UBC Faculty Research and Publications

An Energy Performance Contract Optimization Approach to Meet the Competing Stakeholder Expectations under Uncertainty: A Canadian Case Study Prabatha, Tharindu; Hewage, Kasun; Sadiq, Rehan


Energy performance contracts (EPC) can address economic sustainability challenges associated with residential energy retrofitting projects, including funding limitations, poor quality of project delivery, and landlord-tenant dilemma. Literature has overlooked the impact of weighted average cost of capital (WACC) and funding sources in EPC planning. However, the WACC, stakeholder priorities, and uncertainties can alter the project outcomes. This study proposes a Monte-Carlo simulation based non-linear multi-objective optimization approach to address the aforementioned challenges. A case study conducted in British Columbia indicated that the maximum overall project profitability can vary between $18,035 and $20,626 with decision priorities. The overall project profitability can vary over 9% due to uncertainties. The project profits can change over $3000 due to changes in the WACC. These observations confirmed the criticality of accounting for WACC, stakeholder priorities, and uncertainties in EPC planning. The risk of compensating for the performance compromises and profits increases simultaneously for the energy services company with the increasing contract periods, while it is inverse for the owners. Therefore, the contract period must be decided considering the profit expectations and risk tolerance of the stakeholders. Extended contract periods allow lower capital contributions from the building owners, potentially solving the principal-agent disputes in rental buildings.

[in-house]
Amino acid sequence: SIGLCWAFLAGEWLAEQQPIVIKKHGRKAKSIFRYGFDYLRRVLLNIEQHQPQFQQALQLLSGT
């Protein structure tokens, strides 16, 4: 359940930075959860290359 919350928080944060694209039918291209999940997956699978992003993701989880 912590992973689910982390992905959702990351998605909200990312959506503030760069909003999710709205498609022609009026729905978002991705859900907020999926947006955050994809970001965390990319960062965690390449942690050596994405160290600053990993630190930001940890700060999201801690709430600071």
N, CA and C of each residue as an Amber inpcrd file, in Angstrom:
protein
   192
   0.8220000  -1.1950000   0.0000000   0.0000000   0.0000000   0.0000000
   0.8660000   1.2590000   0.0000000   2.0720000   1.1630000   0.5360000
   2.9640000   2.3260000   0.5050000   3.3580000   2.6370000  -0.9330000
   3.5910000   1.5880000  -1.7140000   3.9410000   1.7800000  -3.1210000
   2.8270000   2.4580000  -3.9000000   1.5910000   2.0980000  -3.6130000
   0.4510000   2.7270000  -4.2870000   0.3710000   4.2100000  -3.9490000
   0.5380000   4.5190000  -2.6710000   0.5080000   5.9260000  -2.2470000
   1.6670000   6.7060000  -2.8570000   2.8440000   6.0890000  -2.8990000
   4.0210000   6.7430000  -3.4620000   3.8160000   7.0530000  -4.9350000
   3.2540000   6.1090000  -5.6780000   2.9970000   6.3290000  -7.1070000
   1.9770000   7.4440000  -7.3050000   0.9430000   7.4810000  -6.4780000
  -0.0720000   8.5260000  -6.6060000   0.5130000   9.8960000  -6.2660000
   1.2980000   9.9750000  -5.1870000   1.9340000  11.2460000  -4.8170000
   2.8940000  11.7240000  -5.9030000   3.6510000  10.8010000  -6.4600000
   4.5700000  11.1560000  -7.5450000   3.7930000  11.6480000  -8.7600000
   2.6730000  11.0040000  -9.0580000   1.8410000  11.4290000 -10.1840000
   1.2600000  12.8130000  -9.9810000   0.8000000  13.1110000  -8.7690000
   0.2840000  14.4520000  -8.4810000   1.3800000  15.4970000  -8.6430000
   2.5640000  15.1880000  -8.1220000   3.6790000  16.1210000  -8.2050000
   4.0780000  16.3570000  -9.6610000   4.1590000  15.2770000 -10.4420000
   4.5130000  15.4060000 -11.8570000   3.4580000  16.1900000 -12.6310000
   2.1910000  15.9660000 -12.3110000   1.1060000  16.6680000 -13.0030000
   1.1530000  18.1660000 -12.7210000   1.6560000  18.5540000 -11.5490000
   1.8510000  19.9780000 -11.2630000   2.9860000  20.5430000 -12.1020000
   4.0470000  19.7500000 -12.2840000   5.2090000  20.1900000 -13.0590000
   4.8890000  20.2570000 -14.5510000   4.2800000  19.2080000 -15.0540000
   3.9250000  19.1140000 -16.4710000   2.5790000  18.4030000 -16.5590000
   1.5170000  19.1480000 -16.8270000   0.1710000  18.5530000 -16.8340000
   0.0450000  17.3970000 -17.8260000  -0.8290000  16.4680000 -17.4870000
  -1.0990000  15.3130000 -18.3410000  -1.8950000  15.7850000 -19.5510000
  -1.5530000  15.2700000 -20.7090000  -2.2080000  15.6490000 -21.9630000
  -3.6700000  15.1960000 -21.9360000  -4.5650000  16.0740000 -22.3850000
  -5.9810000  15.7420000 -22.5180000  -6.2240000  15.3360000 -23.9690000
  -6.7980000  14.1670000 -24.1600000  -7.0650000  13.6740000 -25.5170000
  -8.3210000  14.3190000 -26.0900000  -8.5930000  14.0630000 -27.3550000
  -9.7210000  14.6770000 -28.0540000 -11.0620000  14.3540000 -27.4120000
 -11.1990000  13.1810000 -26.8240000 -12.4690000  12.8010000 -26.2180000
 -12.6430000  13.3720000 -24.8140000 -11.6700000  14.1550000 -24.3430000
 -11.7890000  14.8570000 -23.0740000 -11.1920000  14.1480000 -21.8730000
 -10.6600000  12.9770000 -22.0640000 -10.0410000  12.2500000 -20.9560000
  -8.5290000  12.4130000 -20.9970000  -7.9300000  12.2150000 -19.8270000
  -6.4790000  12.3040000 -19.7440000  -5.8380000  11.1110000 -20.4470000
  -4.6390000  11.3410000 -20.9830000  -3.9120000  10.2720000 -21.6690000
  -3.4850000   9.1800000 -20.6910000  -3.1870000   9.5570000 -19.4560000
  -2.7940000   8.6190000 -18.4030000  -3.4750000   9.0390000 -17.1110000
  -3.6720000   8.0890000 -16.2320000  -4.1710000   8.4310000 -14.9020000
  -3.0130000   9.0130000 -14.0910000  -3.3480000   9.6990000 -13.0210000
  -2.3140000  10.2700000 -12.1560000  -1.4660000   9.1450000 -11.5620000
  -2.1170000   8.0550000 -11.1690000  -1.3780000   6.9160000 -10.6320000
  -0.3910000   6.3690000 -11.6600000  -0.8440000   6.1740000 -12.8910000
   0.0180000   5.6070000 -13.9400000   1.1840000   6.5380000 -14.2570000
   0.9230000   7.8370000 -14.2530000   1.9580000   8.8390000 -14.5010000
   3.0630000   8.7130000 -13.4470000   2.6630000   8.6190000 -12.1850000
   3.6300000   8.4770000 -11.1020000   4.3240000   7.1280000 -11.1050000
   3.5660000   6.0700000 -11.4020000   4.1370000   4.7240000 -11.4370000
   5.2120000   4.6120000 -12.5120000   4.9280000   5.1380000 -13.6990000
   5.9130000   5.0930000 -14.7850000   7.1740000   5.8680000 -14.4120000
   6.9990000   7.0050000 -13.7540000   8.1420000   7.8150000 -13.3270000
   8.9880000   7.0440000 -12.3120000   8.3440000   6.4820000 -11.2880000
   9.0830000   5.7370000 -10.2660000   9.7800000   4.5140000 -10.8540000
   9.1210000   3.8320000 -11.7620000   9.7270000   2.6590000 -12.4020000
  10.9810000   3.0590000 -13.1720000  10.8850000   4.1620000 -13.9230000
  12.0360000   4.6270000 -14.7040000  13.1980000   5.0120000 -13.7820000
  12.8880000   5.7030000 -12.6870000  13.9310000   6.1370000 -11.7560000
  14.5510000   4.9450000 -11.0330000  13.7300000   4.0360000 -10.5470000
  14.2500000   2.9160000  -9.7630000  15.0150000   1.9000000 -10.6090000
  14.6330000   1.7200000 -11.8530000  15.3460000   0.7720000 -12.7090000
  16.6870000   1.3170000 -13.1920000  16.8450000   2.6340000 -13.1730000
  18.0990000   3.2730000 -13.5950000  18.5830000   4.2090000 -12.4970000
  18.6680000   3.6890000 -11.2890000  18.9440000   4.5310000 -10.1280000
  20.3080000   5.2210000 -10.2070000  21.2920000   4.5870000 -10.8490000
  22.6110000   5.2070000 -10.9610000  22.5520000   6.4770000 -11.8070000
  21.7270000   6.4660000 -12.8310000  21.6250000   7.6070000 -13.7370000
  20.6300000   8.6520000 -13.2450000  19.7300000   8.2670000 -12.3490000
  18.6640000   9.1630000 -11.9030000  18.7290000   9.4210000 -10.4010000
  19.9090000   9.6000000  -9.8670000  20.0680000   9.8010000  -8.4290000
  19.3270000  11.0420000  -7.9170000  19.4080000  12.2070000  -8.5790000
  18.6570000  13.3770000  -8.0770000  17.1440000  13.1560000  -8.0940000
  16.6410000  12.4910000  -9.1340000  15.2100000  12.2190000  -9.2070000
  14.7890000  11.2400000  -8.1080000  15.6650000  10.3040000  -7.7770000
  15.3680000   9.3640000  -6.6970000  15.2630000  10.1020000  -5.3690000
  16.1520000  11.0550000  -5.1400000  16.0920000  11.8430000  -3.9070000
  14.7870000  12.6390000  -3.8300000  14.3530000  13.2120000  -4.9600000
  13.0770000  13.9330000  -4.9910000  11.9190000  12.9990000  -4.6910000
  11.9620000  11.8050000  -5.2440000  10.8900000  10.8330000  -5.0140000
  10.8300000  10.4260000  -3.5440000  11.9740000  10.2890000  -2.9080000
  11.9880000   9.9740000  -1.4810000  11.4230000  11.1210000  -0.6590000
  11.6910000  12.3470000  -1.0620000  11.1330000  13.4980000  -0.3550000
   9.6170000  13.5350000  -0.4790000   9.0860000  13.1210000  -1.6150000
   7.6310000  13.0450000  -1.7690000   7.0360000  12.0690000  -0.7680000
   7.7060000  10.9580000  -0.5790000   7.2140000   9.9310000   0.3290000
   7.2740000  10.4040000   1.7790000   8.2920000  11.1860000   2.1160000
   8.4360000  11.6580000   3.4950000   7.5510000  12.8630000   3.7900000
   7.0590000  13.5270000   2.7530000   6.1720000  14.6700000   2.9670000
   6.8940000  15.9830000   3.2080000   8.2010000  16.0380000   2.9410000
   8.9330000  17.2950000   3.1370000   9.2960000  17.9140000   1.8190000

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CC BY 4.0